Within your gut’s microbiome there are a sub-set of proteins that are able to interact with estrogens in the body otherwise known as, the “estrobolome”. The estrobolome is capable of detoxifying estrogens which is important to hormone balance. An enzyme called beta glucuronidase disturbs this process resulting in impaired ability to detoxify estrogen, resulting in higher circulating levels.
The implication here is that higher estrogen levels lay the foundation for the potential development of various estrogen dominant conditions such as polycystic ovarian syndrome (PCOS), endometriosis, painful periods (dysmenorrhea), or estrogen related cancers.
The goal is, as ever, to find balance. The great news is that there are things we can do that decrease the levels of beta glucuronidase in our gut which can help to mitigate the levels of estrogen in your body.
What INCREASES beta glucuronidase and thus estrogen?
- oral contraceptive pills
- higher amounts of adipose tissue (ie fat cells)
- high cholesterol (measured in the blood)
- eating processed food and thus not enough fiber*
What DECREASES beta glucuronidase and thus estrogen restoring hormone balance?
- Eat a diverse range of fiber containing plant foods including legumes, beans and fruit
- Eat fermented foods like yogurt, sauerkraut, kimchi, kefir
- Limit your intake of sugar, refined flour (bread, pasta), and artificial sweeteners that stimulate growth of unhealthy bacteria
- Eat whole grains but not too much (decrease these and up the veg)
- Try a plant-based diet which does not mean becoming a vegetarian it simply means GREATLY increasing your veggie intake (so happy the new Canada Food Guide has ½ the plate covered in veggies!!)
- Take antibiotics only when necessary as antibiotics kill bad and good bacteria alike
- Use probiotics to add certain microbes to your gut, in particular lactobacillus probiotic strains (reuteri, gasseri, and acidophilus)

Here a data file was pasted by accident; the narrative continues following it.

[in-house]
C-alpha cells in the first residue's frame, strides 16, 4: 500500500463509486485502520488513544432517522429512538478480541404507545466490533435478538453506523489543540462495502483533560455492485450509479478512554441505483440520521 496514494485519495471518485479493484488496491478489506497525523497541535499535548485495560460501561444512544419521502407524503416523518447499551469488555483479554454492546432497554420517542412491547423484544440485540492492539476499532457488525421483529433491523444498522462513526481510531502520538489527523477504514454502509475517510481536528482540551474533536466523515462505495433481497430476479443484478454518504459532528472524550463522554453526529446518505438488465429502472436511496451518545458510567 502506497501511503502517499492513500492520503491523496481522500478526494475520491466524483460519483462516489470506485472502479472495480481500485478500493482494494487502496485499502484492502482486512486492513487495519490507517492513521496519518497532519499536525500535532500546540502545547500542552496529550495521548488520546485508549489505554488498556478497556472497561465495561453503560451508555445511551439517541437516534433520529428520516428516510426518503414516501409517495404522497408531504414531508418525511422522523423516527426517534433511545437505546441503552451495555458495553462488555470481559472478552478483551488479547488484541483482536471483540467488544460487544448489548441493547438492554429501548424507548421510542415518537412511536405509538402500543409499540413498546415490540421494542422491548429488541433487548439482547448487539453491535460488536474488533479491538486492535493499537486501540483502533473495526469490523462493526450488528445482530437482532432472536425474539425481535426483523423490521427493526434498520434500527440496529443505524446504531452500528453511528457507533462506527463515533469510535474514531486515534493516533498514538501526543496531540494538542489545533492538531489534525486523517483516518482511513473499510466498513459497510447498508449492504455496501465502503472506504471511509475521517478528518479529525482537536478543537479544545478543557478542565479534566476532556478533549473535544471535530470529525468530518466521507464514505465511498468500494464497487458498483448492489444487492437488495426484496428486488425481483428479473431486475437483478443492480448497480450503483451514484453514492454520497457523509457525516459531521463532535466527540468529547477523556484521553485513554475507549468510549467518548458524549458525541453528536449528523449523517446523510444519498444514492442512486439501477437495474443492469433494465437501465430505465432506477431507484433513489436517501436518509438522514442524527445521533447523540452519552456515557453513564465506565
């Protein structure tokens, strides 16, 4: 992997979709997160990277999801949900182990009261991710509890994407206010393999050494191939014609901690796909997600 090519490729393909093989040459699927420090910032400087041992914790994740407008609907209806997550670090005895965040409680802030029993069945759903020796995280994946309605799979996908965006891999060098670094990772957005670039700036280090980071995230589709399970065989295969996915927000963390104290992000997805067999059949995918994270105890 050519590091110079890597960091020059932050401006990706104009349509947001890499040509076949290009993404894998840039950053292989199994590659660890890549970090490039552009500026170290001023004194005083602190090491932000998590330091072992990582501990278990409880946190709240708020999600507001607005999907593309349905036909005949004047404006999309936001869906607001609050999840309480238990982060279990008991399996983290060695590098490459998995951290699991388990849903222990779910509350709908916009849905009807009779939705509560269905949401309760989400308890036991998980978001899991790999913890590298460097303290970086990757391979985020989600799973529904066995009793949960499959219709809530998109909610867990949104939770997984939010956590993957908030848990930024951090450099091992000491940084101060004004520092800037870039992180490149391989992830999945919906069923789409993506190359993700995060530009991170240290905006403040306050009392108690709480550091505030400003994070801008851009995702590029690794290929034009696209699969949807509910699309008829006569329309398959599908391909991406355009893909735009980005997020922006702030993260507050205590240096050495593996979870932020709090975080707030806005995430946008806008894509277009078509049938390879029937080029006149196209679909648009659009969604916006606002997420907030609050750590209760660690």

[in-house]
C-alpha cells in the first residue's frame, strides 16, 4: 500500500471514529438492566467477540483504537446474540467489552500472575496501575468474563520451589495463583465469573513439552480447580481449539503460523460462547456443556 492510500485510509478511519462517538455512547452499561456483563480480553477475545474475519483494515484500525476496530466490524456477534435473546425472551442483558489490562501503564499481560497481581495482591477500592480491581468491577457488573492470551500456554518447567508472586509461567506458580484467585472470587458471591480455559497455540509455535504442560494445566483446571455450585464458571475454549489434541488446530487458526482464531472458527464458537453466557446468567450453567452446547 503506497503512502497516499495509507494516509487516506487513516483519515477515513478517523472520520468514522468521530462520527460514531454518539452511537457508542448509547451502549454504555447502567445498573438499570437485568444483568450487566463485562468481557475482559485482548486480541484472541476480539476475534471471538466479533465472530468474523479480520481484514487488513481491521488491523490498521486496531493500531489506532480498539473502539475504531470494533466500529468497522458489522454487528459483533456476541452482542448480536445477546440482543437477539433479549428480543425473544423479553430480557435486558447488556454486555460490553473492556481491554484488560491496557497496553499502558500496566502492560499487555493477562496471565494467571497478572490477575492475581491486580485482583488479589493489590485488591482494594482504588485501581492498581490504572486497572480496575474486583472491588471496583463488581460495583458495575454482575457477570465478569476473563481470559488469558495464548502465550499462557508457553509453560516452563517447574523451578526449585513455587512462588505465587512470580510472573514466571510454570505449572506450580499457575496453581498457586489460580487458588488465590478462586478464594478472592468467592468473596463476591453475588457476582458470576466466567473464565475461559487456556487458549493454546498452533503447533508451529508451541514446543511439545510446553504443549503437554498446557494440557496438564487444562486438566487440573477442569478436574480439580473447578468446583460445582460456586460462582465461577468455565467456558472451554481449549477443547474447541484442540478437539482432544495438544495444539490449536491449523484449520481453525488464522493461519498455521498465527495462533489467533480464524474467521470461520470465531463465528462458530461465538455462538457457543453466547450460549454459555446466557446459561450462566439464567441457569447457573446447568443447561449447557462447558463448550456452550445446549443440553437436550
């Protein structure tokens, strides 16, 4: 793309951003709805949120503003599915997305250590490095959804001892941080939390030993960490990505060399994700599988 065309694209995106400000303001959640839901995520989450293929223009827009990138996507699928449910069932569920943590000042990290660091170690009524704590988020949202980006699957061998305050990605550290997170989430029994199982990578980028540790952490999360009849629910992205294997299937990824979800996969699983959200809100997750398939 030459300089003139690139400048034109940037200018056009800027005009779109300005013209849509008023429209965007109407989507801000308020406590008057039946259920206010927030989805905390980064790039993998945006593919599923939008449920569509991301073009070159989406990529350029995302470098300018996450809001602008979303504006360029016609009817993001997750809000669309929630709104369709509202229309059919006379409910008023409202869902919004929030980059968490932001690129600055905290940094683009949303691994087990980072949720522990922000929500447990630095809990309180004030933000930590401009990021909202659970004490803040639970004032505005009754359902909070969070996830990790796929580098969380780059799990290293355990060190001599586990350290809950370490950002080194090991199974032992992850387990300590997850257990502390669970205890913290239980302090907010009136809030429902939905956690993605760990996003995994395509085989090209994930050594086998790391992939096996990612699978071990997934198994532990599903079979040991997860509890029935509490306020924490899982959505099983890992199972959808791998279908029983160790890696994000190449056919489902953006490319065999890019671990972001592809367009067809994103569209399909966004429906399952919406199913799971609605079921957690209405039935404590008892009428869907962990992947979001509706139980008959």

- Decrease alcohol intake
Concerned that dysbiosis may be impacting your estrogen levels? Are you dealing with any of these conditions?
- Stress and depression
- Urinary incontinence
- Sexual health and libido
- Fibrocystic breasts
- Breast cancer prevention/ remission optimization
- Weight gain challenges
Consider coming to see me and learn about what I do to get my patients back into balance. As you now know, I use nutrition and lifestyle as the foundation for treating hormonal conditions but the fact is, in reality it is hard. Getting people to change their habits around food, exercise, alcohol intake, etc. is deep level work, is about the long game and is the most important thing I probably do in my work, but it takes time.
In the short term to get things rolling and people feeling better, I often will use a combined approach that may include botanical medicine (herbs), supplements and bioidentical hormone replacement therapy to get hormonal balance restored in my patients. The end goal for me - always-, is to coach my patients to get their lifestyle dialed up to the point that they require less supplements and medicines.
Consulting with Dr. Smith
If you are suffering and dealing with estrogen-related conditions or are concerned you may be, call the clinic at (416) 929-0707 to book either a 15 minute (complimentary) meet and greet appointment or become a patient and book your initial appointment (one hour) with Dr. Smith.
Dr. Smith has expertise in dysbiosis and other hormone-related conditions and is open to discuss your health goals and any questions you may have regarding your situation.